The price of oil has cut into household budgets and curtailed summer vacation plans. With families forced to choose between a shopping trip or the commute that brings in a salary, consumer spending has declined. There's more than enough pain to go around, and yet there is no denying it: High energy prices also have an unforeseen bright side, forcing the nation to reduce its carbon emissions and delivering the encouraging message that, although we might not regain the freewheeling way of life that came with cheap gasoline, we have more ability to shape our fates than the caricature of the soft, spoiled American implied.
The first sign was when SUVs went from being the belles of the freeway to oversized wallflowers. Thirteen miles per gallon isn't just expensive; it's no longer chic. As U.S. automakers gear up for a new motoring sensibility, we can look forward to a more gas-thrifty future.
Then, a handful of manufacturers with overseas operations found that the costs of global shipping outweighed the cheap labor, and moved their factories back to the United States. It's not easy to abandon an expensive plant, so the movement of factory jobs has been more a trickle than a rush, but it can be expected to grow as companies consider their options for new facilities.
Now supermarkets are cutting down on shipping costs as well, by buying more local produce. Wal-Mart has announced that it will spend $400 million on local produce this year, with plans to expand such purchases in the future. The markets are finding a convenient match in cost reduction and consumer tastes. In addition, locally grown fruits and vegetables are less likely to go through the giant processing plants where produce from throughout this country and others is commingled, occasionally spreading food-borne illnesses such as salmonella and E. coli.
Sure, stores still sell bottled water shipped from New Zealand, but concerns about global warming, and the prices of long-distance goods, are making consumers more mindful of their choices.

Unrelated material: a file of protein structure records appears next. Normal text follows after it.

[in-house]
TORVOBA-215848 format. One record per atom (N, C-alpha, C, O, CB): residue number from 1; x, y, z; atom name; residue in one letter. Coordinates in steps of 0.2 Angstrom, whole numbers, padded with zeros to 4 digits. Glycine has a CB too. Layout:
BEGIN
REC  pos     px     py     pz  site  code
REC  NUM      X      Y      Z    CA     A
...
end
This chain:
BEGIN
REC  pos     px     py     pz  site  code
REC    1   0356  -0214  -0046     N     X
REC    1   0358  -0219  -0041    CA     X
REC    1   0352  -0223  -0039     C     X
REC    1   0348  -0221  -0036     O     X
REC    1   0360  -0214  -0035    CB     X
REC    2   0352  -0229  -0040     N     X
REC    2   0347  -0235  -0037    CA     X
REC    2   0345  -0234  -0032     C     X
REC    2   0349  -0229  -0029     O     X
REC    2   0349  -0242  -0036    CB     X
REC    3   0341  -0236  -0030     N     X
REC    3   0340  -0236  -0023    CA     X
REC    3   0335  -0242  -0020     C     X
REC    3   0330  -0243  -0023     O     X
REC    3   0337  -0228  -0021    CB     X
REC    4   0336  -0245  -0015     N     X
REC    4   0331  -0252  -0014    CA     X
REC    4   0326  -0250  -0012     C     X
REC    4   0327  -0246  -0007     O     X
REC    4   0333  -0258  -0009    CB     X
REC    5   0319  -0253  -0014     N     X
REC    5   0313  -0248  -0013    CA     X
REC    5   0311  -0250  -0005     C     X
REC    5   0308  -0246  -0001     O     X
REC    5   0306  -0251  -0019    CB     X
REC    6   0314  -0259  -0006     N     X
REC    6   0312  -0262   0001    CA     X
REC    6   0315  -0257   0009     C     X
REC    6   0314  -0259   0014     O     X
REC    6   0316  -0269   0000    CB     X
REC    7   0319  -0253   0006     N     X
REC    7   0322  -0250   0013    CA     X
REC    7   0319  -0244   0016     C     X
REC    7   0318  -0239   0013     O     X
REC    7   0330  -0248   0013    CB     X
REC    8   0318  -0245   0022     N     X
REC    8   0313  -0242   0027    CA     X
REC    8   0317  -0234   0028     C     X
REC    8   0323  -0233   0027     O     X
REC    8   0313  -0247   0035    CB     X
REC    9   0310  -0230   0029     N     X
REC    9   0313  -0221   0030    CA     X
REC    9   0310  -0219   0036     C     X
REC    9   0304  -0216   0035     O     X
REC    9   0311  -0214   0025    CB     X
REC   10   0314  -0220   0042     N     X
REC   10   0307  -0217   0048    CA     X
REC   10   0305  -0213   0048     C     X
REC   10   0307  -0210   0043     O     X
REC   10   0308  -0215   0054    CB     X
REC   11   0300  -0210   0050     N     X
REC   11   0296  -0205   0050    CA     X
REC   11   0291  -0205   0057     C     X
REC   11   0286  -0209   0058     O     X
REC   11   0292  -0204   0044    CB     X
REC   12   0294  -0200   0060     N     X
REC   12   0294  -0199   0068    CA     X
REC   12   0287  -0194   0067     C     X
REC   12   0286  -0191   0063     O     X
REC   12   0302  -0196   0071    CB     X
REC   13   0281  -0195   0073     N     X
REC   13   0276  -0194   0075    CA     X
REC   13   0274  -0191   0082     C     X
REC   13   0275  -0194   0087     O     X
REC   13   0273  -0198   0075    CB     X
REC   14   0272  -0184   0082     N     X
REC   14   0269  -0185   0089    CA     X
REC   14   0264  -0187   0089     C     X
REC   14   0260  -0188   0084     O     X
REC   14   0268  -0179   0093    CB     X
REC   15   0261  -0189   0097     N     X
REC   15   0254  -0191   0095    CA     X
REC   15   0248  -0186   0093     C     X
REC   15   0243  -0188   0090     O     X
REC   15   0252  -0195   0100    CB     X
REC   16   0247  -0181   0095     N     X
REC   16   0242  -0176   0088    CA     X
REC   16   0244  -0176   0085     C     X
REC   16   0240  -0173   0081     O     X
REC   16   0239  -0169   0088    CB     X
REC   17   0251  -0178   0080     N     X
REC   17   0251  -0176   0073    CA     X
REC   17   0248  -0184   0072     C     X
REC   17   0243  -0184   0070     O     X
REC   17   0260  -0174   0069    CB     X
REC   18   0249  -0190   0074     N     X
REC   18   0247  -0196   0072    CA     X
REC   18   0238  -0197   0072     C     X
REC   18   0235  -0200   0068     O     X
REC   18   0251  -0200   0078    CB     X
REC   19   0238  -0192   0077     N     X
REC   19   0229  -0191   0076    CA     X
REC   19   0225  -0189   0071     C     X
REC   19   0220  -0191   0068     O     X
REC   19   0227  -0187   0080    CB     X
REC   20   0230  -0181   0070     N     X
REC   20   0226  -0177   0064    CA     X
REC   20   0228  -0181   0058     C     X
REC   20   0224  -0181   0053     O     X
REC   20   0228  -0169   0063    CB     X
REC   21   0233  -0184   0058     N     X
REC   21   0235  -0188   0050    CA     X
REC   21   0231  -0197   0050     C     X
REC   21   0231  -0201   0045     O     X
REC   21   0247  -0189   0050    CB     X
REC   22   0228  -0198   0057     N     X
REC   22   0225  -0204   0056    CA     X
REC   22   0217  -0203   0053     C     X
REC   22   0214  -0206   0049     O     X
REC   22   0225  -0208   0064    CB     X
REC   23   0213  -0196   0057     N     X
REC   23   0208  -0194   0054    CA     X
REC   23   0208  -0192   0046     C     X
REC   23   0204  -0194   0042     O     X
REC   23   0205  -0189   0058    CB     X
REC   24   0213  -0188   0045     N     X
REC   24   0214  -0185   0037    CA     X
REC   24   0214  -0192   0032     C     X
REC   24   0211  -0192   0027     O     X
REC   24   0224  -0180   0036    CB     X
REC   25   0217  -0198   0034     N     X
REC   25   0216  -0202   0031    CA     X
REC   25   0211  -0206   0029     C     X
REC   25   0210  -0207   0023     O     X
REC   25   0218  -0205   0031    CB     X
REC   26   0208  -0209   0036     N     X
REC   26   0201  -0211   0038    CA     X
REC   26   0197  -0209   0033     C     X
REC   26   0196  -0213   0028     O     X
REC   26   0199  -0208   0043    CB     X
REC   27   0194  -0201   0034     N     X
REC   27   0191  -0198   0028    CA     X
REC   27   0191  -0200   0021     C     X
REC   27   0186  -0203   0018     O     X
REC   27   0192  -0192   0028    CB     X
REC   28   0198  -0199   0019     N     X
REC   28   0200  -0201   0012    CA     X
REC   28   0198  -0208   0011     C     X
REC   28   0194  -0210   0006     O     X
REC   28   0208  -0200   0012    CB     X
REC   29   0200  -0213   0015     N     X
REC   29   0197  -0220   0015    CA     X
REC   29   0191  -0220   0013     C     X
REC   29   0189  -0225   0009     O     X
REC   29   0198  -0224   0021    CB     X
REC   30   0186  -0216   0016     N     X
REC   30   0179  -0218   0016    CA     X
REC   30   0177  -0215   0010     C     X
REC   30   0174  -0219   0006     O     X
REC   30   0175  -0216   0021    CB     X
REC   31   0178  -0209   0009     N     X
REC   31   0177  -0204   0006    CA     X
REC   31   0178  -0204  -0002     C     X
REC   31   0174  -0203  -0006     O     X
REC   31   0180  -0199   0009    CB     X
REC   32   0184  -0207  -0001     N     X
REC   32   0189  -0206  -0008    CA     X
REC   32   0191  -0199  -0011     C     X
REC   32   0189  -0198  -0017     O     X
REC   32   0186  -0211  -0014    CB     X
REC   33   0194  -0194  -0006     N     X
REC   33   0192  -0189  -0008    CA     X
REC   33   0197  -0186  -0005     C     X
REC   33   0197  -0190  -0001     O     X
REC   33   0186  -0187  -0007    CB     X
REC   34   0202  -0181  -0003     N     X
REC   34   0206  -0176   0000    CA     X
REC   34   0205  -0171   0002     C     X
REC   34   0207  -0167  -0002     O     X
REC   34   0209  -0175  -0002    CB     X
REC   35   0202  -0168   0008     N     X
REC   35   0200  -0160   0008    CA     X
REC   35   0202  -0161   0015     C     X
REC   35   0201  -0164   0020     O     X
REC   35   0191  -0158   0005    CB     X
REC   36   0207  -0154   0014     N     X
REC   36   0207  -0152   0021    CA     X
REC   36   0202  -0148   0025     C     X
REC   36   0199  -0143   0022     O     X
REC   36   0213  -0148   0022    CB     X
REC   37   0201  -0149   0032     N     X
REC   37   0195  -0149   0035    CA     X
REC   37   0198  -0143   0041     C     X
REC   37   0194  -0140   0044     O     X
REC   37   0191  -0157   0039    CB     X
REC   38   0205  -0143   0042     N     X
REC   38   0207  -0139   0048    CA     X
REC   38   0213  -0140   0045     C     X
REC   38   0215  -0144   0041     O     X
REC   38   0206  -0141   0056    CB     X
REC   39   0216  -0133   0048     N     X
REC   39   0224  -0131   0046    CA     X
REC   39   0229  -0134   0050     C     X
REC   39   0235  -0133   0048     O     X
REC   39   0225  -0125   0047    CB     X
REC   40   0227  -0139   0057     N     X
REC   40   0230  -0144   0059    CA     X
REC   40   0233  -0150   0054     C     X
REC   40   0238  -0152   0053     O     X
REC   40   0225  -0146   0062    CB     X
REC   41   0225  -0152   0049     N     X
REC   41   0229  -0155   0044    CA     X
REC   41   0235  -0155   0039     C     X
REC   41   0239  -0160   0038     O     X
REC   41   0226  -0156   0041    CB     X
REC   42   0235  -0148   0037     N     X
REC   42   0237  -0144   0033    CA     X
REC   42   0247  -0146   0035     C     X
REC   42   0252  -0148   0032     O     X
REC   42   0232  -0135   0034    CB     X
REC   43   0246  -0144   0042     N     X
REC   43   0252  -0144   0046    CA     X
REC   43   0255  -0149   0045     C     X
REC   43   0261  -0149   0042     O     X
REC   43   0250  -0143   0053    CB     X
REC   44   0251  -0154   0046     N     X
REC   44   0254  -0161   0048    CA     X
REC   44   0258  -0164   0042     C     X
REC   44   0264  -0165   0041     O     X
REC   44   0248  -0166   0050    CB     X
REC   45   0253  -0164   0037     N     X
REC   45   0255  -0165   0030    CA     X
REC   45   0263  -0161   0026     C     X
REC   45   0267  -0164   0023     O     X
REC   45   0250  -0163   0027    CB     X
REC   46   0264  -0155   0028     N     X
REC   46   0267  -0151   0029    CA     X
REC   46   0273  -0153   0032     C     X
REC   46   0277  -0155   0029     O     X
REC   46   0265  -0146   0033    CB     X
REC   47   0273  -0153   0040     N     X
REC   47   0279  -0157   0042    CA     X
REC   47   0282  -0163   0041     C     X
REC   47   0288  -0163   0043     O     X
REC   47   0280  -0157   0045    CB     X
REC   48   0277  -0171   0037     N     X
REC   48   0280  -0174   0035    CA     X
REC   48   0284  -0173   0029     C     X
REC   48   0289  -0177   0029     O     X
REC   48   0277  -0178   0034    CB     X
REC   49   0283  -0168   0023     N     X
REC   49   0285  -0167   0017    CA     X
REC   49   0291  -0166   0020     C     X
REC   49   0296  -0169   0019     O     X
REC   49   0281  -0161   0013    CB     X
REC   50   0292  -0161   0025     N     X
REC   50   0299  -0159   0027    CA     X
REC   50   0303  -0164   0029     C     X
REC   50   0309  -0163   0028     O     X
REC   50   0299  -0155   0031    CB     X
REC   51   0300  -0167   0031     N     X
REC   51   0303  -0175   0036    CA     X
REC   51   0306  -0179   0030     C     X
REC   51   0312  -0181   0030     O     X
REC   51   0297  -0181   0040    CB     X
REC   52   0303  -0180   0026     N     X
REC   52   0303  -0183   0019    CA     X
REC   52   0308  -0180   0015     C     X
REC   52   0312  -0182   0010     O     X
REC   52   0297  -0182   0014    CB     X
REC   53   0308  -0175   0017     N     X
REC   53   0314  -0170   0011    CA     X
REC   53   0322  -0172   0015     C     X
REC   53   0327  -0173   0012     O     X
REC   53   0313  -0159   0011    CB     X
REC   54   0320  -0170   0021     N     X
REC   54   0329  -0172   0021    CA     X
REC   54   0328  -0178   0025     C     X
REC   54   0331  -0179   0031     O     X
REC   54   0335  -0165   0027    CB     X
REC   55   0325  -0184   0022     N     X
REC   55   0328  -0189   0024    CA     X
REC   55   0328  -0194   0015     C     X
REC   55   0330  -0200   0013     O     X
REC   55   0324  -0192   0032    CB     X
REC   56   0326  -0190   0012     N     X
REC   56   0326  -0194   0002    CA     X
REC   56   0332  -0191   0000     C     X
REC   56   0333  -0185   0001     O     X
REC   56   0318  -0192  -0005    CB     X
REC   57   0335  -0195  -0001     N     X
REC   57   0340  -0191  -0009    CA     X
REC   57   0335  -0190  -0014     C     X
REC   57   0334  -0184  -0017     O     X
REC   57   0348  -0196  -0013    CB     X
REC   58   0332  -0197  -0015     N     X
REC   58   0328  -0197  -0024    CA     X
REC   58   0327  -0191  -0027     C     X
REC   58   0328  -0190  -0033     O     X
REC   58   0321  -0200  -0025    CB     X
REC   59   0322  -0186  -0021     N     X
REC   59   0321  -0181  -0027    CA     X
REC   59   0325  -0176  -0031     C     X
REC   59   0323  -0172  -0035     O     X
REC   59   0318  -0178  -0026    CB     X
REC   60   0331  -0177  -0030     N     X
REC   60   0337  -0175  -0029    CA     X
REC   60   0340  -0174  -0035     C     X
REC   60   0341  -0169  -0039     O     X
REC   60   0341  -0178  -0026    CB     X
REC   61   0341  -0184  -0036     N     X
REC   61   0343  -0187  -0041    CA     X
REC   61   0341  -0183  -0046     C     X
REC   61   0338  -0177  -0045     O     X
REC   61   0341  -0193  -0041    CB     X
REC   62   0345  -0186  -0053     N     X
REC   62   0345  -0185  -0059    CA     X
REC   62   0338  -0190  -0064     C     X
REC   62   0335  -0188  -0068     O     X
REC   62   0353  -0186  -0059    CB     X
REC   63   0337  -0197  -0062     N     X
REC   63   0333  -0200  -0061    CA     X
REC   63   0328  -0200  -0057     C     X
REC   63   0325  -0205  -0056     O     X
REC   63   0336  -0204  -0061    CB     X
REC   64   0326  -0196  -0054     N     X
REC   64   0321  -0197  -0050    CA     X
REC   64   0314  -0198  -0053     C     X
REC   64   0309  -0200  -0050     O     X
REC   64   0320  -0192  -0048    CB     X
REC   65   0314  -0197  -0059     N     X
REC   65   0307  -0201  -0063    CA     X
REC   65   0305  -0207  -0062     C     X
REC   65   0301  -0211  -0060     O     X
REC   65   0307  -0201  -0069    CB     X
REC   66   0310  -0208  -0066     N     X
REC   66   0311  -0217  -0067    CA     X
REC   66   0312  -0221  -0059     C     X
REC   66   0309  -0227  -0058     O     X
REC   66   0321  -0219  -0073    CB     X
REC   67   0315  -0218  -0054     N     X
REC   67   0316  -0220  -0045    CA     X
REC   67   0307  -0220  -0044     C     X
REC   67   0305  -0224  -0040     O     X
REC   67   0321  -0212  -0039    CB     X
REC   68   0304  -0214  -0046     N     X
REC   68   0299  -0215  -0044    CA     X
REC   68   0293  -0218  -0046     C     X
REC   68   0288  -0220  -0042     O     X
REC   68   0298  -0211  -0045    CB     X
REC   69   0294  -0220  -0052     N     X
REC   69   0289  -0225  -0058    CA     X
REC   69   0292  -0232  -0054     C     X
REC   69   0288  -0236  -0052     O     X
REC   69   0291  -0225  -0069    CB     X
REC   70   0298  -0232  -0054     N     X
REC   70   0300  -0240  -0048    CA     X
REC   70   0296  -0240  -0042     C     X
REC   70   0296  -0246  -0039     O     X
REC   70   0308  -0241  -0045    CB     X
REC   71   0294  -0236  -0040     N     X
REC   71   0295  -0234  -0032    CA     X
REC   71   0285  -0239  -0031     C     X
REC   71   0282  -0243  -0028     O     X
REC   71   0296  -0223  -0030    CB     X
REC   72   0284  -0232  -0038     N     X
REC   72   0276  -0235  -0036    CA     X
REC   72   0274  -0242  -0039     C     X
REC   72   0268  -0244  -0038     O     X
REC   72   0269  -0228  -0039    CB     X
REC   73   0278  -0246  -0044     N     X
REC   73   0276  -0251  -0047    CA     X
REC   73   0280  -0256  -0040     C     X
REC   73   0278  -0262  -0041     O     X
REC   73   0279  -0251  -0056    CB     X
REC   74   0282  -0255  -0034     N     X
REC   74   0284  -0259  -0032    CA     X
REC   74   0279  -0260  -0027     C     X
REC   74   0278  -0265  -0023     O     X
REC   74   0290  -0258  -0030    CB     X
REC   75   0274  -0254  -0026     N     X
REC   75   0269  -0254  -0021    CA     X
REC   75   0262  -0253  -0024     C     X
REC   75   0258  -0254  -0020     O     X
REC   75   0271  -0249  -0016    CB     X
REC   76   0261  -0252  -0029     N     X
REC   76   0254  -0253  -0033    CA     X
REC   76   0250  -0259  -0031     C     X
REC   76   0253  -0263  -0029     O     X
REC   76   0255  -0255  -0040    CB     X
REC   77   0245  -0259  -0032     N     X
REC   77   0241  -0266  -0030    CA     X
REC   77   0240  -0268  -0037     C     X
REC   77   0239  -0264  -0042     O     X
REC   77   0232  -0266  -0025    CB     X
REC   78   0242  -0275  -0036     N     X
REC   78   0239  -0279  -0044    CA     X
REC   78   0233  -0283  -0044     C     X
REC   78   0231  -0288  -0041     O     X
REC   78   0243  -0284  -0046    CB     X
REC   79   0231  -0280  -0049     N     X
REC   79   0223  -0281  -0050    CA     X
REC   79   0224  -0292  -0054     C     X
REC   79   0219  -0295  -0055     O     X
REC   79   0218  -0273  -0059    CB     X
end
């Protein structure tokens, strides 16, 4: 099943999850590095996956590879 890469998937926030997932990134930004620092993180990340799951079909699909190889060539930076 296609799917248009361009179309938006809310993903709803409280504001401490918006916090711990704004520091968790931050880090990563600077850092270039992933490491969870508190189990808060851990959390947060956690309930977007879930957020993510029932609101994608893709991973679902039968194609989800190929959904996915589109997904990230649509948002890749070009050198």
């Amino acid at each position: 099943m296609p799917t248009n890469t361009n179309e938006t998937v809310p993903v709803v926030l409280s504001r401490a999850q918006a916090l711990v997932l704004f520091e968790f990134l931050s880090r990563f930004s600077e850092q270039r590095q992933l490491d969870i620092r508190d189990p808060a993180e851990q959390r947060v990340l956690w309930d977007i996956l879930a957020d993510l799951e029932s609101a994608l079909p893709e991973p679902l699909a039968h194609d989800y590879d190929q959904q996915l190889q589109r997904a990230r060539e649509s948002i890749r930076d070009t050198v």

Solar and wind energy are moving past the stage of environmental symbolism, to be viewed as realistic sources of significant energy. The New York Times reported this week on supermarkets that are installing solar panels on vast, flat roofs that previously absorbed the sun's rays to no one's advantage.
And the Wall Street Journal outlined the various ways, big and small, in which energy consciousness is shifting the culture, from companies downsizing packaging (easier to ship) to families buying more front-loading washing machines (which use less electricity and water). Truckers are driving at lower speeds, and commuters are using more public transportation.
Best of all, our new energy practices have contributed to the falling price of gasoline at a time of year when it traditionally rises. Strange indeed is the day we celebrate $4.11 a gallon at the pump, but forecasts are that prices will continue to drop, if not to their old levels.
Before we reach for the keys to the Suburban, this is a good time to ask ourselves what we will do next. We can go right back to habits that raised our dependence on oil, or we can continue retooling the economy in ways that make sense for our health and the environment. Maybe, when the household budget is solid enough, we'll treat ourselves to dinner at a nearby restaurant that serves locally grown food.